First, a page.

Date of Award
Doctor of Philosophy
Arshad M. Khan
As the obesity pandemic continues to increase, so does the incidence rate of related conditions including diabetes, cardiovascular disease, and neurodegenerative disorders (Yu and Kim 2012). At the level of the brain, the hypothalamus is a key structure for the integratration of autonomic, neuroendocrine and somatomotor functions for the control of metabolism and homeostasis. It has long been implicated as a critical player in the deregulation of an animal's energy status and in the onset of obesity, diabetes and metabolic syndrome (Elmquist et al., 1999). While many ongoing studies are aimed at preventing or treating these conditions, the underlying mechanisms regulating the physiology of metabolism remain elusive given the complexity of the networks involved. Therefore, the major goal of this study was to provide a more simplifed view of the brain and the networks that are important in regulating the onset or inhibition of feeding. These networks largely remain unknown not only in the diseased state but also in the normal brain state. To inhibit feeding, satiety centers are crucial in signaling a "sense of fullness" following meal consumption. A loss of signaling in satiety nodes can result in overeating because of the loss of a feeling of satiety. The aim of Chapter 1, was to functionally identify regions in the central nervous system that act as critical centers of satiety, by looking at Fos activation in the brain in a fasted and refed animal model. By generating a detailed series of maps, several structures that may be associated with satiety were identifed including nuclei of the hypothalamus,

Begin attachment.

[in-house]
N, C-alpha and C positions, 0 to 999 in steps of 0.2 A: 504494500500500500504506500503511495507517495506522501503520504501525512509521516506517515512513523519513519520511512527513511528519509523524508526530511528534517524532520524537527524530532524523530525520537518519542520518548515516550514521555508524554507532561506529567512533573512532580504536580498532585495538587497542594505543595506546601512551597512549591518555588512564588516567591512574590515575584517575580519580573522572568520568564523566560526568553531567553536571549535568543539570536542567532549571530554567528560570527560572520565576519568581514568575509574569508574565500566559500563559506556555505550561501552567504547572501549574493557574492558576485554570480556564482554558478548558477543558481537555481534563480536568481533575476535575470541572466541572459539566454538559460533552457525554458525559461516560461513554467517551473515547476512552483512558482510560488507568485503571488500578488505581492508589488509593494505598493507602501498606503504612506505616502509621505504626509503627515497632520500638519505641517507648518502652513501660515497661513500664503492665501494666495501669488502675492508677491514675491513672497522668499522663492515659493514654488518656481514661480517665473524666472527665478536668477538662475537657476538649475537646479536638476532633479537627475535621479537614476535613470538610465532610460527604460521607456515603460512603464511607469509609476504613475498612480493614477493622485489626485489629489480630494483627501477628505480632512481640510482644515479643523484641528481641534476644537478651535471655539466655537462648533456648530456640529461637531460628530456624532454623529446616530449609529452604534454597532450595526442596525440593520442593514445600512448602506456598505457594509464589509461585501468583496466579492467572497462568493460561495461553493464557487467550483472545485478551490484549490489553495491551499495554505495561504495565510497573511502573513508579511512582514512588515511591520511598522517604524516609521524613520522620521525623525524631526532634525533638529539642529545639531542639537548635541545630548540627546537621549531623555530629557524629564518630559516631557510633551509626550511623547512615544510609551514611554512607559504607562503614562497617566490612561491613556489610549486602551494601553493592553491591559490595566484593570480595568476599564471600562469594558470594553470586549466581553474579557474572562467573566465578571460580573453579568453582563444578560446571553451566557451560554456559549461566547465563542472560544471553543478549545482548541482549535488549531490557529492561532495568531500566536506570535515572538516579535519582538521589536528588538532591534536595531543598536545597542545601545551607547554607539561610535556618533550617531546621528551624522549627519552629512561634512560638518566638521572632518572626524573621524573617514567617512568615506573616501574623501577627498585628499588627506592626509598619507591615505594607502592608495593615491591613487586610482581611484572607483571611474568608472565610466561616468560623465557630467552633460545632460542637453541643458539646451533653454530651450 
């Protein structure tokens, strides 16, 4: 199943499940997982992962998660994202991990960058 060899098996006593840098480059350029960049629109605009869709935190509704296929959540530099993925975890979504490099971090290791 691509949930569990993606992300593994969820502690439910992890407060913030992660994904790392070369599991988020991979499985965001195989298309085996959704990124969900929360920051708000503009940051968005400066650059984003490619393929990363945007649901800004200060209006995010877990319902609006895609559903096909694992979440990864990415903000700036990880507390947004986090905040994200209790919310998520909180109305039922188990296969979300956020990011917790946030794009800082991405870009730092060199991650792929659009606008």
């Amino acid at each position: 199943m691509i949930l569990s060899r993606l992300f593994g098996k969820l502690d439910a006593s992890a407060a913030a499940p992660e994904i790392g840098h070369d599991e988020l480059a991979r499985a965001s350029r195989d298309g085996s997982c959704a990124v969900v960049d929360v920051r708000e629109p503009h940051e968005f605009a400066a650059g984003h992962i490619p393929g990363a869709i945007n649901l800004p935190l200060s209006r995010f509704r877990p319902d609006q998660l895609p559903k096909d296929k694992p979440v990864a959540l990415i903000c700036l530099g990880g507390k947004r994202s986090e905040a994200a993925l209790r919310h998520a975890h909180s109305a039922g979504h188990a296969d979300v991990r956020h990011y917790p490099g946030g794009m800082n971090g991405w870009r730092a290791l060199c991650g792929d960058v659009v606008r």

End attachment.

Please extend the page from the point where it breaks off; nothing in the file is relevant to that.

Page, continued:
amygdala and hindbrain. These Of particular interest to this study was the identifcation of the arcuate hypothalamic nucleus (ARH) as one of these regions. It is a unique structure that has been shown to have diametrically opposed functions in feeding regulation. Studies have demonstrated the ability of the ARH to tilt the scales of ingestive behavior from a sated phase to an actively consummatory phase by suppressing appetite via the actions of intra-arcuate proopiomelanocortin neurons or stimulating feeding through the actions of intra-arcuate agouti-related peptide neurons. Using a food deprivation model, the aim of Chapter 2 was to further characterize this nucleus and the organization of various chemically distinct neuronal phenotypes that reside within its boundary for an increased understanding of ARH topography and function. Studies have shown that many of these neuropeptides are transduced to other brain nuclei that function as co-regulators of energy homeostasis and that share reciprocal connections with the ARH. However, while the ARH is intensively studied, a complete understanding of its afferents and efferents remain poorly understood. The aim of Chapter 3 was to comprehensively identify and map the direct inputs to the ARH using bilateral targeting of the nucleus with neuronal tract-tracers. By using a combinatorial approach-rigorous plane-of-section analysis with a defined anatomical mapping method-the detailed maps presented in chapters 1 and 3 of this Dissertation, to our knowledge, have the greatest spatial-resolution and are the most comprehensive sets of maps available of Fos activity in the refed rat brain (chapter 1) and of forebrain innervation to the ARH (chapter 3). This study lays the foundational groundwork necessary for eventually elucidating the networks that are awry in metabolic diseases.
Received from ProQuest
Martinez, Anais, "The Metabolically Sentient Arcuate Nucleus: A Functional, Chemoarchitectural and Connectional Study in the Adult Male Rat" (2017). Open Access Theses & Dissertations. 494.